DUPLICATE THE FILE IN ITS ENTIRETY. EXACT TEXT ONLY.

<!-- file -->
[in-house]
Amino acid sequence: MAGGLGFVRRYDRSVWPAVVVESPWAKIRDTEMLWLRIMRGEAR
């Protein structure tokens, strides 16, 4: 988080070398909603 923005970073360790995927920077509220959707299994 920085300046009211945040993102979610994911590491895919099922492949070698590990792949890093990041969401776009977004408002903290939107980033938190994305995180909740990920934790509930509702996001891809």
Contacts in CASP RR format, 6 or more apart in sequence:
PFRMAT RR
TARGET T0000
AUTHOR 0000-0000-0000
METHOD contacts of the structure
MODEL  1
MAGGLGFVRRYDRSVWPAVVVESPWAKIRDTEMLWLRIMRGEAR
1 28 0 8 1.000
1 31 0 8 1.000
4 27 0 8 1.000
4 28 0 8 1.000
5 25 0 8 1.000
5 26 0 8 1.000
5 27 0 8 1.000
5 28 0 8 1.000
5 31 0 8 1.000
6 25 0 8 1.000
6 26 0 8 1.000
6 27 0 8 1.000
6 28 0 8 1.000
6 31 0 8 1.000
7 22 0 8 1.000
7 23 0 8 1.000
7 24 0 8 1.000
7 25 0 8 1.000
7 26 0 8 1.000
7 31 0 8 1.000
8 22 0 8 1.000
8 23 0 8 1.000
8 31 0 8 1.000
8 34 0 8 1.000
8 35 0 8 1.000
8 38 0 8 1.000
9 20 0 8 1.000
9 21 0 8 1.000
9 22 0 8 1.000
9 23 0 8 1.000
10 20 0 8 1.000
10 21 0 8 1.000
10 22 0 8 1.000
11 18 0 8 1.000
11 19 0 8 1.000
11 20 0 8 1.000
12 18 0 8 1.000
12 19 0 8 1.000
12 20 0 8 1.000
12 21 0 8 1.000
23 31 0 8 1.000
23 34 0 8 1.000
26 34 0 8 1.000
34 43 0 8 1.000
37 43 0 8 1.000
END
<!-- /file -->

[in-house]
Amino acid sequence: MAGGLGFVRRYDRSVWPAVVVESPWAKIRDTEMLWLRIMRGEAR
């Protein structure tokens, strides 16, 4: 988080070398909603 923005970073360790995927920077509220959707299994 920085300046009211945040993102979610994911590491895919099922492949070698590990792949890093990041969401776009977004408002903290939107980033938190994305995180909740990920934790509930509702996001891809």
Contacts in CASP RR format, 6 or more apart in sequence:
PFRMAT RR
TARGET T0000
AUTHOR 0000-0000-0000
METHOD contacts of the structure
MODEL  1
MAGGLGFVRRYDRSVWPAVVVESPWAKIRDTEMLWLRIMRGEAR
1 28 0 8 1.000
1 31 0 8 1.000
4 27 0 8 1.000
4 28 0 8 1.000
5 25 0 8 1.000
5 26 0 8 1.000
5 27 0 8 1.000
5 28 0 8 1.000
5 31 0 8 1.000
6 25 0 8 1.000
6 26 0 8 1.000
6 27 0 8 1.000
6 28 0 8 1.000
6 31 0 8 1.000
7 22 0 8 1.000
7 23 0 8 1.000
7 24 0 8 1.000
7 25 0 8 1.000
7 26 0 8 1.000
7 31 0 8 1.000
8 22 0 8 1.000
8 23 0 8 1.000
8 31 0 8 1.000
8 34 0 8 1.000
8 35 0 8 1.000
8 38 0 8 1.000
9 20 0 8 1.000
9 21 0 8 1.000
9 22 0 8 1.000
9 23 0 8 1.000
10 20 0 8 1.000
10 21 0 8 1.000
10 22 0 8 1.000
11 18 0 8 1.000
11 19 0 8 1.000
11 20 0 8 1.000
12 18 0 8 1.000
12 19 0 8 1.000
12 20 0 8 1.000
12 21 0 8 1.000
23 31 0 8 1.000
23 34 0 8 1.000
26 34 0 8 1.000
34 43 0 8 1.000
37 43 0 8 1.000
END